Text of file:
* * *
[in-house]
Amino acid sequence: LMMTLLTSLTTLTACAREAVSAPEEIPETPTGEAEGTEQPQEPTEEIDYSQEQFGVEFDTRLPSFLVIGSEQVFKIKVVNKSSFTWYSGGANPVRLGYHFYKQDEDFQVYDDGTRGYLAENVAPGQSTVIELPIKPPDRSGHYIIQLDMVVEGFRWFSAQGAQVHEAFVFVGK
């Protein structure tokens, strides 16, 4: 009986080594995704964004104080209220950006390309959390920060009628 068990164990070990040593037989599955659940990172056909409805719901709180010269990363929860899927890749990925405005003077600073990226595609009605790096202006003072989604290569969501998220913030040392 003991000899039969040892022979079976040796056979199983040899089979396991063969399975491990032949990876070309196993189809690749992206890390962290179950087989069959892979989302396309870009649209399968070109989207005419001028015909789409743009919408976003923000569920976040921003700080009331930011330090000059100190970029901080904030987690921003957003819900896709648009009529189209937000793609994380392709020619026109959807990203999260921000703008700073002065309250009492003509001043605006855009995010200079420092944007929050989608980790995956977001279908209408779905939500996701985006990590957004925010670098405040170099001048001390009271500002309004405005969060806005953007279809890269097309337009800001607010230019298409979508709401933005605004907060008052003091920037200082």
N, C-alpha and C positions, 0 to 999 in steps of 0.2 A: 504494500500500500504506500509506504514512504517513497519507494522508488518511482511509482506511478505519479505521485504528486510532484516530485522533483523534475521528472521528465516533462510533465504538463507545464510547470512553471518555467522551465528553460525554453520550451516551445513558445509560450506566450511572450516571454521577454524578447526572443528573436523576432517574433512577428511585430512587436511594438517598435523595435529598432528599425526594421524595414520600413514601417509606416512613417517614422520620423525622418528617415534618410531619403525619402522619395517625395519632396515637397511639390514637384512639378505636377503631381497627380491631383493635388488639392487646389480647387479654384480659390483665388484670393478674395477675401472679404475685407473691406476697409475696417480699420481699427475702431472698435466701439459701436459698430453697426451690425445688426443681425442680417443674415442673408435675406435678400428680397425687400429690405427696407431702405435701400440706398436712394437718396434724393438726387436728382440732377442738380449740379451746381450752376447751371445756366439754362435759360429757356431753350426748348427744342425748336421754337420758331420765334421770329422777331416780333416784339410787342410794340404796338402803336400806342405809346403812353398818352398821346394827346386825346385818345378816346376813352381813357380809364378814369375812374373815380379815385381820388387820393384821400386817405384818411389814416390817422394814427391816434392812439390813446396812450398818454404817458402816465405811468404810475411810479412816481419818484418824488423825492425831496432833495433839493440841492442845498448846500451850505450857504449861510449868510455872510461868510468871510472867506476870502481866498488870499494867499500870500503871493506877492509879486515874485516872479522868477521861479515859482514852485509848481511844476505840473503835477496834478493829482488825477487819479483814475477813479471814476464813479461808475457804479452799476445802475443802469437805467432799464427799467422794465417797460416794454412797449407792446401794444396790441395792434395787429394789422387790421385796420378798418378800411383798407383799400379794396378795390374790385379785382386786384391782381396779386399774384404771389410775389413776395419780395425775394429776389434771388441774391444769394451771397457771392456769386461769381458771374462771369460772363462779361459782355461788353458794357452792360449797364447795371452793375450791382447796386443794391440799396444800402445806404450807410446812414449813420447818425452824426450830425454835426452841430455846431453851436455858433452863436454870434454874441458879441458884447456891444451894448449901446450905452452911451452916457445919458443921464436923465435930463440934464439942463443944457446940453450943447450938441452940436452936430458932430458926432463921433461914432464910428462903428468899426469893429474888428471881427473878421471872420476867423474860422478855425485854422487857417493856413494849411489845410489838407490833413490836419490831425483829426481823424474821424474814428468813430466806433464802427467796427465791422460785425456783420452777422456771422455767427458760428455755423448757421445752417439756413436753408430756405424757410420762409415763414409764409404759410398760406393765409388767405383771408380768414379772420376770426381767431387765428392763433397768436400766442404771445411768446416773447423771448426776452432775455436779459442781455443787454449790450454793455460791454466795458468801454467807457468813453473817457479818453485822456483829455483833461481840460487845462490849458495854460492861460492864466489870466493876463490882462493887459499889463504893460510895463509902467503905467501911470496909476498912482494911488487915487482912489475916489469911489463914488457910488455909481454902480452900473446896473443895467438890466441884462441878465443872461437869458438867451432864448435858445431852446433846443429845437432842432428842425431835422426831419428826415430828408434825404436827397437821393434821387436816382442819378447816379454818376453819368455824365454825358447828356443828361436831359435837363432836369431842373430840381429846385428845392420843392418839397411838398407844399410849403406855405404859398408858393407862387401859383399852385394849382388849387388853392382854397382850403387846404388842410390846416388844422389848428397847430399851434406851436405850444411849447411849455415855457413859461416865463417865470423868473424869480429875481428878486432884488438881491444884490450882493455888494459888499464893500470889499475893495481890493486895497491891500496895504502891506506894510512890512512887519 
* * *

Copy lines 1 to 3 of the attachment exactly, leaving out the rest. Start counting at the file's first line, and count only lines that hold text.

[in-house]
Amino acid sequence: LMMTLLTSLTTLTACAREAVSAPEEIPETPTGEAEGTEQPQEPTEEIDYSQEQFGVEFDTRLPSFLVIGSEQVFKIKVVNKSSFTWYSGGANPVRLGYHFYKQDEDFQVYDDGTRGYLAENVAPGQSTVIELPIKPPDRSGHYIIQLDMVVEGFRWFSAQGAQVHEAFVFVGK
């Protein structure tokens, strides 16, 4: 009986080594995704964004104080209220950006390309959390920060009628 068990164990070990040593037989599955659940990172056909409805719901709180010269990363929860899927890749990925405005003077600073990226595609009605790096202006003072989604290569969501998220913030040392 003991000899039969040892022979079976040796056979199983040899089979396991063969399975491990032949990876070309196993189809690749992206890390962290179950087989069959892979989302396309870009649209399968070109989207005419001028015909789409743009919408976003923000569920976040921003700080009331930011330090000059100190970029901080904030987690921003957003819900896709648009009529189209937000793609994380392709020619026109959807990203999260921000703008700073002065309250009492003509001043605006855009995010200079420092944007929050989608980790995956977001279908209408779905939500996701985006990590957004925010670098405040170099001048001390009271500002309004405005969060806005953007279809890269097309337009800001607010230019298409979508709401933005605004907060008052003091920037200082």